Nile Cruise, Kom Ombo Temple & Edfu Temple

Community Highlights Africa & The Middle East Nile Cruise, Kom Ombo Temple & Edfu Temple

The previous day we checked into the cruise and during the day went to see Aswan’s tourist attractions. Late in the night the cruise began its journey from Aswan to Luxor sailing through the Nile River and along the way stopped at various ancient sites, which I think is the most beautiful and unique part of the Nile cruise tour.

The excursions generally take place early in the morning before it’s too hot and busy. Afternoons we spent relaxing on the sun deck and marveling at views of Nile river, there is something so serene, so soothing about it – which has been silently flowing for thousands of years with all the history stacked at its lush green banks.
Early morning views of Nile River from the cruise

Lush green banks of Nile River

We made our first stop early in the morning at Kom Ombo Temple. It stands on the east bank of the Nile and was dedicated two Gods, Horus and Sobik. The temple date backs to 119 BC and was built in Greco-roman style. The temple was mainly dedicated to God Sobik, the crocodile God, along with his wife Goddess Hathor. On the other side, the temple was dedicated to God Hours the elder, God of victory, here Horus was known as a doctor. It was a major pilgrimage site and a sanctuary for many patients, seeking treatment by the priests.
Temple of Kom Ombo

First pylon (columns) in ruins

Parts of the temple tower still standing

Hallway leading to one of the inner sanctum which is also in ruins

Carvings on the temple walls

Most of the temple - the first pylon and inner sanctum of the temple are in ruins and only foundation stones & part of the walls remain. This temple is different from other ancient sites in that - the main forecourt at the entrance is divided into two gateways, with each leading to one half of the temple dedicated to each of the twin deities.
Out of many cravings on the temple walls two notable ones are - list of calendars with various festivals dedicated to various gods, which shows Egyptian way of tracking time, seasons and so on. Secondly the illustrations of medical and surgical tools that were used in those times, which shows Egyptians were advanced even in the field of medical science.
Though it is mainly in ruins this temple is a must see to appreciate how old these temples really are and then when these are compared to some preserved temples, one can understand how difficult it is to maintain these ancient sites.

Our next stop for the day was a couple of hours later at the Temple of Edfu. Edfu was a flourishing city but in current day there is nothing much to see except the temple dedicated to God Horus, which is one of the beautiful and well preserved temple. This temple is not on the banks of Nile and we had to take a horse cart through the narrow alleys of this ancient city.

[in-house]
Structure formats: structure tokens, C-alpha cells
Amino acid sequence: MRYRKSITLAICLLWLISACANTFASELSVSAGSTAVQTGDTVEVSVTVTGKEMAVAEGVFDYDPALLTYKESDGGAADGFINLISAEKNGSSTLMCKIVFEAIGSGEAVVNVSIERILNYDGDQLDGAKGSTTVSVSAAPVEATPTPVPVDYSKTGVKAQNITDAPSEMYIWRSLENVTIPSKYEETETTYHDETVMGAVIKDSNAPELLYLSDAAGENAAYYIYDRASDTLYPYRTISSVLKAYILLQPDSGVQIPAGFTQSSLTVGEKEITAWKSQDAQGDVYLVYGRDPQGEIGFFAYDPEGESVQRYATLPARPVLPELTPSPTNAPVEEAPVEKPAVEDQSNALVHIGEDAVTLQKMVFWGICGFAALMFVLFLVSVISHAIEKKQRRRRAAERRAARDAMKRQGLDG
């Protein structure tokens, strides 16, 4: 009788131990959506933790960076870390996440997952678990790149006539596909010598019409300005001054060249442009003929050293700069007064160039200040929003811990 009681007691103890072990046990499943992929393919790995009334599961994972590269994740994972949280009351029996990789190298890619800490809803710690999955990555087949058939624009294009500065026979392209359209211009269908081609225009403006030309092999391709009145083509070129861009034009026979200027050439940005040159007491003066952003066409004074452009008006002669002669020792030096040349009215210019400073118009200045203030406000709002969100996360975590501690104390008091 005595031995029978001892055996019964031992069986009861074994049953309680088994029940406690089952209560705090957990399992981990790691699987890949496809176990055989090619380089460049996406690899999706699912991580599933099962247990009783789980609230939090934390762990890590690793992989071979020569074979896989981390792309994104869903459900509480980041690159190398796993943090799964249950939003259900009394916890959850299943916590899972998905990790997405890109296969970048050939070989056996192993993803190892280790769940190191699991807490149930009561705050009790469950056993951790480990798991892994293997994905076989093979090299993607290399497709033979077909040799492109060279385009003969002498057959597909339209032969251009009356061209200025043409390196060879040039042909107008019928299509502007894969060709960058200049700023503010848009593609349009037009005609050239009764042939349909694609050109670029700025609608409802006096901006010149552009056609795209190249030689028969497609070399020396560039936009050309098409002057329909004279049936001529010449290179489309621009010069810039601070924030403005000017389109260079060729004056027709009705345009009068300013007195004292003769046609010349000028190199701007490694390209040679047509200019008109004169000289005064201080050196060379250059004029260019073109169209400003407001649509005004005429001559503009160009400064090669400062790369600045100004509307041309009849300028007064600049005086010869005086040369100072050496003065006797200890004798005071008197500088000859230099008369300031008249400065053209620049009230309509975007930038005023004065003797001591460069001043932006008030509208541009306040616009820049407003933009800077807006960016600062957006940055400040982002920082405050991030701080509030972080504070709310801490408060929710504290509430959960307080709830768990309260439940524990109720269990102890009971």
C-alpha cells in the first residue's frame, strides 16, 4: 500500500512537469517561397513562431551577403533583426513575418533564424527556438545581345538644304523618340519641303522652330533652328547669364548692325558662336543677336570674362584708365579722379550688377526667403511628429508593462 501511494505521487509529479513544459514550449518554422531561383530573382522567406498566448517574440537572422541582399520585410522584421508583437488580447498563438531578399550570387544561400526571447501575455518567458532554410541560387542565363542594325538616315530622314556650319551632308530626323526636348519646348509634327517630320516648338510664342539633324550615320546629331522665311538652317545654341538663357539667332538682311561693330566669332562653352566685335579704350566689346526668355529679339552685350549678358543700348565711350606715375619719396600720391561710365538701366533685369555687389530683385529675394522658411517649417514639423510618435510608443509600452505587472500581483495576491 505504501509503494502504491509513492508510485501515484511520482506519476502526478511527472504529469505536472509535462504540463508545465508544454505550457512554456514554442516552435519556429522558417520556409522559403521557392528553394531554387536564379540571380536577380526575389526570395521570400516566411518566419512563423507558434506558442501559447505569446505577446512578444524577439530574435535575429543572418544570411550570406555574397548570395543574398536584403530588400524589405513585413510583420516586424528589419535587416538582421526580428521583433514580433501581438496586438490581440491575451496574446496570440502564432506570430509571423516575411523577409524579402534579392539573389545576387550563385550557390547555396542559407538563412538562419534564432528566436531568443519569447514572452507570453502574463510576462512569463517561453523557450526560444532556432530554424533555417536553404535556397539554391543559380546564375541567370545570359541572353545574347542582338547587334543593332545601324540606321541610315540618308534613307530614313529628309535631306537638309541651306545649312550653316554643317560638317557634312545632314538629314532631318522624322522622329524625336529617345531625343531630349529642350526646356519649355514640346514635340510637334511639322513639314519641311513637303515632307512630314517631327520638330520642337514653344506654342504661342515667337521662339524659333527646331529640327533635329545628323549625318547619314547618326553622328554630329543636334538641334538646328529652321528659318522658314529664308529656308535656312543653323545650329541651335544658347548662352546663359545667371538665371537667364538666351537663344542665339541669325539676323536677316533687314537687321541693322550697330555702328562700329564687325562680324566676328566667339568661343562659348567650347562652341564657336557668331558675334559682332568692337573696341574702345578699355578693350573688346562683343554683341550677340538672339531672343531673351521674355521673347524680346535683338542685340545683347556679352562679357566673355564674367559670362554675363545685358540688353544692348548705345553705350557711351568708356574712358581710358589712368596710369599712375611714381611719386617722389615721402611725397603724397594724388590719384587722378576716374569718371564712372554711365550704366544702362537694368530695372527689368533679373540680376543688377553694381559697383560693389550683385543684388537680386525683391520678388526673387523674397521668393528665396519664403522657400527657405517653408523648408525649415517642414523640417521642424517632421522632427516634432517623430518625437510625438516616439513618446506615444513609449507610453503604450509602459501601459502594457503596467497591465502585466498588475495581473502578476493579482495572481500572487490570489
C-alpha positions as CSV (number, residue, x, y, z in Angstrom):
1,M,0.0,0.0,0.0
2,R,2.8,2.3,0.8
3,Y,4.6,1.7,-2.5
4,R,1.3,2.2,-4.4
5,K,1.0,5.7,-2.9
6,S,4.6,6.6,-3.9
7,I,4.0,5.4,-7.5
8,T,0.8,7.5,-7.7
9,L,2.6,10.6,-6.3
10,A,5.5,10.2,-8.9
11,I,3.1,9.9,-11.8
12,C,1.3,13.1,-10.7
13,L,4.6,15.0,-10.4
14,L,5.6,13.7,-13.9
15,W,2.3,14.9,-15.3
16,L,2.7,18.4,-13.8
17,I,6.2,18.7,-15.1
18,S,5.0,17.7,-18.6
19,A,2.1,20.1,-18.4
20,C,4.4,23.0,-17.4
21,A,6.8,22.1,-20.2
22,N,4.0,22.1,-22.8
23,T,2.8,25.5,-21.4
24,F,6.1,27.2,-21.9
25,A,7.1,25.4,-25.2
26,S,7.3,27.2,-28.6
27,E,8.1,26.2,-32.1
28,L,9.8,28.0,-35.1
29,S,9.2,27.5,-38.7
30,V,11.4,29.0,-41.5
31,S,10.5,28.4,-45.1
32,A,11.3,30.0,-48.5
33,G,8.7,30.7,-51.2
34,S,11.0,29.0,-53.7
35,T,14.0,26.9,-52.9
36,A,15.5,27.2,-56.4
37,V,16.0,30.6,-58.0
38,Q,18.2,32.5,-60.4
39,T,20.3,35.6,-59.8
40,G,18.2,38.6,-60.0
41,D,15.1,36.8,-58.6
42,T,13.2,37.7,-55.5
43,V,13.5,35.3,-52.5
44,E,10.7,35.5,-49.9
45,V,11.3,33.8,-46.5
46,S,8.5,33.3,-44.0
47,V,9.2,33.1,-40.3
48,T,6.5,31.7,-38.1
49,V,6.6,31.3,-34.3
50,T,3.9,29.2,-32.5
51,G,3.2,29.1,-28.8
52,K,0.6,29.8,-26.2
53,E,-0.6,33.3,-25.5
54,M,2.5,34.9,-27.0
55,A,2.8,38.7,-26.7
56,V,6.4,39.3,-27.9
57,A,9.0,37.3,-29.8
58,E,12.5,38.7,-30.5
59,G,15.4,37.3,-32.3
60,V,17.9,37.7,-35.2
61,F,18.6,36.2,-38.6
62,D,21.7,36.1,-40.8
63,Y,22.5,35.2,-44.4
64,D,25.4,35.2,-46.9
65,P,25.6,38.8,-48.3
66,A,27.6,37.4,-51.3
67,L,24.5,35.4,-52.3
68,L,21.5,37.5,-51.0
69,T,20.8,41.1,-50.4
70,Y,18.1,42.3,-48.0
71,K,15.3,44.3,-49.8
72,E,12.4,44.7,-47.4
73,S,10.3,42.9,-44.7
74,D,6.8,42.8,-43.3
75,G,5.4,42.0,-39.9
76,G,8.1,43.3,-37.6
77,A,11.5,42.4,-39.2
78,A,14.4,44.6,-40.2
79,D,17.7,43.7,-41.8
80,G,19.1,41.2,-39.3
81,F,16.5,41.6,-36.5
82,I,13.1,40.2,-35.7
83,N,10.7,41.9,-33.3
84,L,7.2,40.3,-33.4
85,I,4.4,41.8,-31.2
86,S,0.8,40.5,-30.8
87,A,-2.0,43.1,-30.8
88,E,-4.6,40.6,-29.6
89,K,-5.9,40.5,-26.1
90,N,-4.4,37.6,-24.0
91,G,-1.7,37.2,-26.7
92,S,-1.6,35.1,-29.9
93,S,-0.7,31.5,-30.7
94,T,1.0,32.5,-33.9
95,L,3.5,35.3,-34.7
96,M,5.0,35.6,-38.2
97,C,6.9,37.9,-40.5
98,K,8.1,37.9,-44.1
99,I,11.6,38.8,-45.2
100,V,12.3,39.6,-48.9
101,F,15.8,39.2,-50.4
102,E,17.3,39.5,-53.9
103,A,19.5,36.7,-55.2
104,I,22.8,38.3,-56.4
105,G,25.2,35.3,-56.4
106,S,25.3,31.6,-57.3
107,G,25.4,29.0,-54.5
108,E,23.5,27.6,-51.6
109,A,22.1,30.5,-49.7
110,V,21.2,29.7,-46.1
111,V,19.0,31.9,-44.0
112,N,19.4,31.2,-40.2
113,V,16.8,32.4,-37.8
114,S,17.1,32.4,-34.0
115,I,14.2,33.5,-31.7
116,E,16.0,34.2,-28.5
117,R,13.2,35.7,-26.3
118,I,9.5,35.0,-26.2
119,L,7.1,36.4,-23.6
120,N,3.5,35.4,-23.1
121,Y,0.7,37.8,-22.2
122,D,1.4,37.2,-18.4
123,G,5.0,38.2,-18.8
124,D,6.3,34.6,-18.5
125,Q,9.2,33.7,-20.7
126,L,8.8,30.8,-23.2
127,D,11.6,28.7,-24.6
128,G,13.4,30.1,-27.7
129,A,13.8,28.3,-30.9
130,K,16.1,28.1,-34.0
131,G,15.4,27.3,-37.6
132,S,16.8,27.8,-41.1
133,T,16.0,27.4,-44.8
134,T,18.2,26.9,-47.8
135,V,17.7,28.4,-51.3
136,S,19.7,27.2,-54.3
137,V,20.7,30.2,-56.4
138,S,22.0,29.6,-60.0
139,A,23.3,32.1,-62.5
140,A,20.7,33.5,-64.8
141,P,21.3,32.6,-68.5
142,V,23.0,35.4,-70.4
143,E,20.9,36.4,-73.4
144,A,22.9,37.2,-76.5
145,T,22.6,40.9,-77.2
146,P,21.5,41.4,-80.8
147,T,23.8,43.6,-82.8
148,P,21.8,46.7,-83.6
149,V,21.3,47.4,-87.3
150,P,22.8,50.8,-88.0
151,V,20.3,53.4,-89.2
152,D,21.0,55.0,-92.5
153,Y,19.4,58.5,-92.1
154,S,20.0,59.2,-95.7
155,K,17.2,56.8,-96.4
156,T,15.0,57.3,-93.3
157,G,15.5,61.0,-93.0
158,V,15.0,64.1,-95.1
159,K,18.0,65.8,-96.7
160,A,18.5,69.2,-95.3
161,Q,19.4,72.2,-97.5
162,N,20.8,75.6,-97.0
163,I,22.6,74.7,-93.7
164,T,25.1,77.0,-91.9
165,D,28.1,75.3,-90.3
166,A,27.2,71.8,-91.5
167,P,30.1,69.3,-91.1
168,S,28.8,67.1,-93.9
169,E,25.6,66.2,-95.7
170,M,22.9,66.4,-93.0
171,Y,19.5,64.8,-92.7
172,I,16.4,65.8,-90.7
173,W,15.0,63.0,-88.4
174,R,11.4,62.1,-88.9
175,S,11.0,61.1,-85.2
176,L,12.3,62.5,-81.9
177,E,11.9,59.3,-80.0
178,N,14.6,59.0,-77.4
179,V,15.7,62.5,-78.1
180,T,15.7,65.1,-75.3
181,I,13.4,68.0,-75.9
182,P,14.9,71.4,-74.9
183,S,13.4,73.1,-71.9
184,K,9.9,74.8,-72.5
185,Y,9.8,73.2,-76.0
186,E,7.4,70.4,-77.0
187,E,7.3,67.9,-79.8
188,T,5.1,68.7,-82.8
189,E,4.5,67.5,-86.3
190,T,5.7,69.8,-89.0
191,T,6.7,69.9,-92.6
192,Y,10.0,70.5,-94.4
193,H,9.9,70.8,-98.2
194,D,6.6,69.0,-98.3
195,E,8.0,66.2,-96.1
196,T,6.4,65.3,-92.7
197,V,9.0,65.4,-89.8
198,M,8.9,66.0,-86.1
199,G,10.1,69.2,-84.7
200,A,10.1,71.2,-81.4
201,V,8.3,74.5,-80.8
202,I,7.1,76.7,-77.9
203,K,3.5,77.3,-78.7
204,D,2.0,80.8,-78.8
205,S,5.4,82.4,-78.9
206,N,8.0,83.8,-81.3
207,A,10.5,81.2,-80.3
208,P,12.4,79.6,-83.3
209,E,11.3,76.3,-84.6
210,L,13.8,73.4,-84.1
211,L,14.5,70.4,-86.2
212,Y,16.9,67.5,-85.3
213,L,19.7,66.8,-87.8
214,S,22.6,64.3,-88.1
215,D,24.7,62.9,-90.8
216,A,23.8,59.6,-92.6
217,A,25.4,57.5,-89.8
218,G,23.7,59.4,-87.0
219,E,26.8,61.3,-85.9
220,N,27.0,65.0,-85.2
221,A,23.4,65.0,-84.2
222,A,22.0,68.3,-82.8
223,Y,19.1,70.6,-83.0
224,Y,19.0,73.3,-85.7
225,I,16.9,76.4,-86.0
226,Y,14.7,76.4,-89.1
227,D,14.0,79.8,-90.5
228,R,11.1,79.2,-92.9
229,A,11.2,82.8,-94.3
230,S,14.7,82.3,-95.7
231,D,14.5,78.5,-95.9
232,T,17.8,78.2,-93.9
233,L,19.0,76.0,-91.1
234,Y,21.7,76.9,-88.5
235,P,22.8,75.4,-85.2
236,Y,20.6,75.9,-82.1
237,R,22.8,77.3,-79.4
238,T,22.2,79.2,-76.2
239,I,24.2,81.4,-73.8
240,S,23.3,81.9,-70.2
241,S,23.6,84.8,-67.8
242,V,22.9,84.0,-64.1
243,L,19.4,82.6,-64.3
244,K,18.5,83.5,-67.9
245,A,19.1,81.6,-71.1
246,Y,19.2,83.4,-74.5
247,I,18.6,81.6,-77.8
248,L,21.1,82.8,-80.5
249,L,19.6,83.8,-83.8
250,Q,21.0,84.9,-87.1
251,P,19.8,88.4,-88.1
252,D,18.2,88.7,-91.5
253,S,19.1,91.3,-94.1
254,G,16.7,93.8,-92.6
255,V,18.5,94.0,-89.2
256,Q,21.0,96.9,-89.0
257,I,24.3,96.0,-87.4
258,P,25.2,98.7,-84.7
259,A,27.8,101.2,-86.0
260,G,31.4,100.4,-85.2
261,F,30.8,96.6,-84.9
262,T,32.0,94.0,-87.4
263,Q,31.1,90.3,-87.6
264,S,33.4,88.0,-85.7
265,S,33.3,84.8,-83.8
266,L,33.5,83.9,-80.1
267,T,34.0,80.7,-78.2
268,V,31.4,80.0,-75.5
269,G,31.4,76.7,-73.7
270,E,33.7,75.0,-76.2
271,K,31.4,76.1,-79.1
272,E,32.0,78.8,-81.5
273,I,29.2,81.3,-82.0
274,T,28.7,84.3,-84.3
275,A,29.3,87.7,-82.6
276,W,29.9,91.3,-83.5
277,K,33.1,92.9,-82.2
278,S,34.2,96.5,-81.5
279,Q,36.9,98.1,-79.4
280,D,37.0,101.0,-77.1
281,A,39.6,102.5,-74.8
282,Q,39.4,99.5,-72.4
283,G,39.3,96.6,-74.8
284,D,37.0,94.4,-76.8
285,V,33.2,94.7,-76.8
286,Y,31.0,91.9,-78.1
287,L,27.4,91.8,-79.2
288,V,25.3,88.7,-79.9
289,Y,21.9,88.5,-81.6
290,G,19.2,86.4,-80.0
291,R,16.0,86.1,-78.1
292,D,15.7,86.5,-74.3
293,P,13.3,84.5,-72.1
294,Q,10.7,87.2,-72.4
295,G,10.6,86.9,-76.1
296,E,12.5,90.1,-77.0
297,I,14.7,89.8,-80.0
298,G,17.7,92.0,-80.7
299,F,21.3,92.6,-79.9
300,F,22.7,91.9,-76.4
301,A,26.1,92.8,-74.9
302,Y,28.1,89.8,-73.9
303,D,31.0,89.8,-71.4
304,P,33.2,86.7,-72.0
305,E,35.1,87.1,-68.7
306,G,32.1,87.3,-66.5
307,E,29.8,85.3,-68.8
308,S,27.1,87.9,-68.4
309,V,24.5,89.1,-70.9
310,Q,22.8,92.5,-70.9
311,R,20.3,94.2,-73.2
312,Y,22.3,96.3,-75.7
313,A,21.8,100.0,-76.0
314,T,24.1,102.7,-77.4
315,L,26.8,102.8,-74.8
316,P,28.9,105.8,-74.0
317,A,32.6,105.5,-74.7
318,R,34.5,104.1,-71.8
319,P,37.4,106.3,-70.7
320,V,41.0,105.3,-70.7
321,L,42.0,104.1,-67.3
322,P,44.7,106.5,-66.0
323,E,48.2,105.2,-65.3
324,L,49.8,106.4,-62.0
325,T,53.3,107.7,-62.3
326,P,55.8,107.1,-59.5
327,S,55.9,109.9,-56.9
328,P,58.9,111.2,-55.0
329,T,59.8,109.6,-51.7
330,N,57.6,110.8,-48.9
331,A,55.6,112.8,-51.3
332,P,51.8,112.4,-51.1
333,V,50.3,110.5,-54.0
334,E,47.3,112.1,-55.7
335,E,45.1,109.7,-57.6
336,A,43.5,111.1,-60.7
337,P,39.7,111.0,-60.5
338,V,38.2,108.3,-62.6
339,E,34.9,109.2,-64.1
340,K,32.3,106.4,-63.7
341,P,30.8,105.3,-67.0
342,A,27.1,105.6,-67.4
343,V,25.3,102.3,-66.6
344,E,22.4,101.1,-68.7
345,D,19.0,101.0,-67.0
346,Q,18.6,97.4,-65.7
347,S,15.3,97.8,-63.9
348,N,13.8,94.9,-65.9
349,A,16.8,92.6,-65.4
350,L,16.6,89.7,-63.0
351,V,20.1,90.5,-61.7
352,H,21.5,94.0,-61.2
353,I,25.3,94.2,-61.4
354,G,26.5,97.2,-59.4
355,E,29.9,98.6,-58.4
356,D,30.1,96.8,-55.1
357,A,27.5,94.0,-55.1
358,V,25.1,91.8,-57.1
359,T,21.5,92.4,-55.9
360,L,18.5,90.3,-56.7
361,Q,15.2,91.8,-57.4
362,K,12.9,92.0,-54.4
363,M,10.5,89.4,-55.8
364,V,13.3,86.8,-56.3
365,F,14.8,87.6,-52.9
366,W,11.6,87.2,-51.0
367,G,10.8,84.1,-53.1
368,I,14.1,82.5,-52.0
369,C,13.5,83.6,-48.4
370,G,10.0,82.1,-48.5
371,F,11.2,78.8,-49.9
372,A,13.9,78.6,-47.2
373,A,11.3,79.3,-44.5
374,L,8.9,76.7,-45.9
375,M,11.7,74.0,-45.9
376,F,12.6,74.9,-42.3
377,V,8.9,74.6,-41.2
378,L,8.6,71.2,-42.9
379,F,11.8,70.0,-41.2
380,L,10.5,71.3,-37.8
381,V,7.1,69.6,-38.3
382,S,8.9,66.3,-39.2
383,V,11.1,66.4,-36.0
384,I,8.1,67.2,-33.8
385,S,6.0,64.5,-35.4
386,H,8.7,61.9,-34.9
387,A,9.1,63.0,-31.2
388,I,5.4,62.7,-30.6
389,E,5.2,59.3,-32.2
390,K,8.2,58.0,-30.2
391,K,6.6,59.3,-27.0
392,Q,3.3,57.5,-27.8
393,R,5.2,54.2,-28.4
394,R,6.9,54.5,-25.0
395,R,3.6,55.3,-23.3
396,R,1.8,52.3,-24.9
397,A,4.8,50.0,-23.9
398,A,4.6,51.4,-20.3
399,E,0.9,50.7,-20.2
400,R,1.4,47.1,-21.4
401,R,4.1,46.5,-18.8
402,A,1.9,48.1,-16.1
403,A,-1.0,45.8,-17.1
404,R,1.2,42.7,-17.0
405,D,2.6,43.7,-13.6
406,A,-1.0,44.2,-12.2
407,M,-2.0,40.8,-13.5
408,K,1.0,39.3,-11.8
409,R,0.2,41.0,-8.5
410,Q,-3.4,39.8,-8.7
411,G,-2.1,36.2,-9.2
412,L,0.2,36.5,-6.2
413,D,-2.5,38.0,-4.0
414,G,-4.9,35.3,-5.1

Temple of Edfu - Pylon decorated with battle scenes

On both sides of the entrance stands a statue of God Horus of Behdet, which is in shape of a falcon

Two consecutive vestibules, the outer one is called the hall of the offerings. The inner vestibule was where the statue was housed.

Palanquin used in the temple rituals

On the various walls of the temple, there are many battle scenes, ritual of the temple, divine marriage of Hathor and Horus etc depicted.
The construction of this temple dates back to around 237 BC and took around 180 years to complete with various additions, cravings etc. The temple complex is huge and the sanctuary is surrounded by 12 rooms from the outside. Some of these rooms were used as storerooms while the others were dedicated for different religious purposes. This temple is intact and not ruined like most other temples maybe because it is not on the banks of Nile.

Later in the evening, the cruise held Egyptian night, with local food and musical performances. There were traditional songs and dance in which the cruise guests were involved. It was interesting and fun though there were language barriers one could understand, or appreciate the language of music and get a sense of the Egyptian culture.

Cruises lined up on the Nile River

Views of Sailing boats on the Nile River

Quick Review of Nile Cruise
• Though the Nile river cruise cannot be compared to a sea cruise, I think, the major attraction is visiting the ancient sites and watching the Nile passing by, from the Sun deck. The contrast is quite striking in the views – the lush green banks of Nile River and beyond the banks its desert sand and dry.
• Though we were vegetarians we had enough options (in spite of not having any Indian cuisine) on the menu and enjoyed the food.
• It is customary to tip the crew and guides at the end of the cruise.

This featured blog entry was written by deeptisubraya from the blog let's go!.
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By deeptisubraya

Posted Sun, Aug 10, 2014 | Egypt | Comments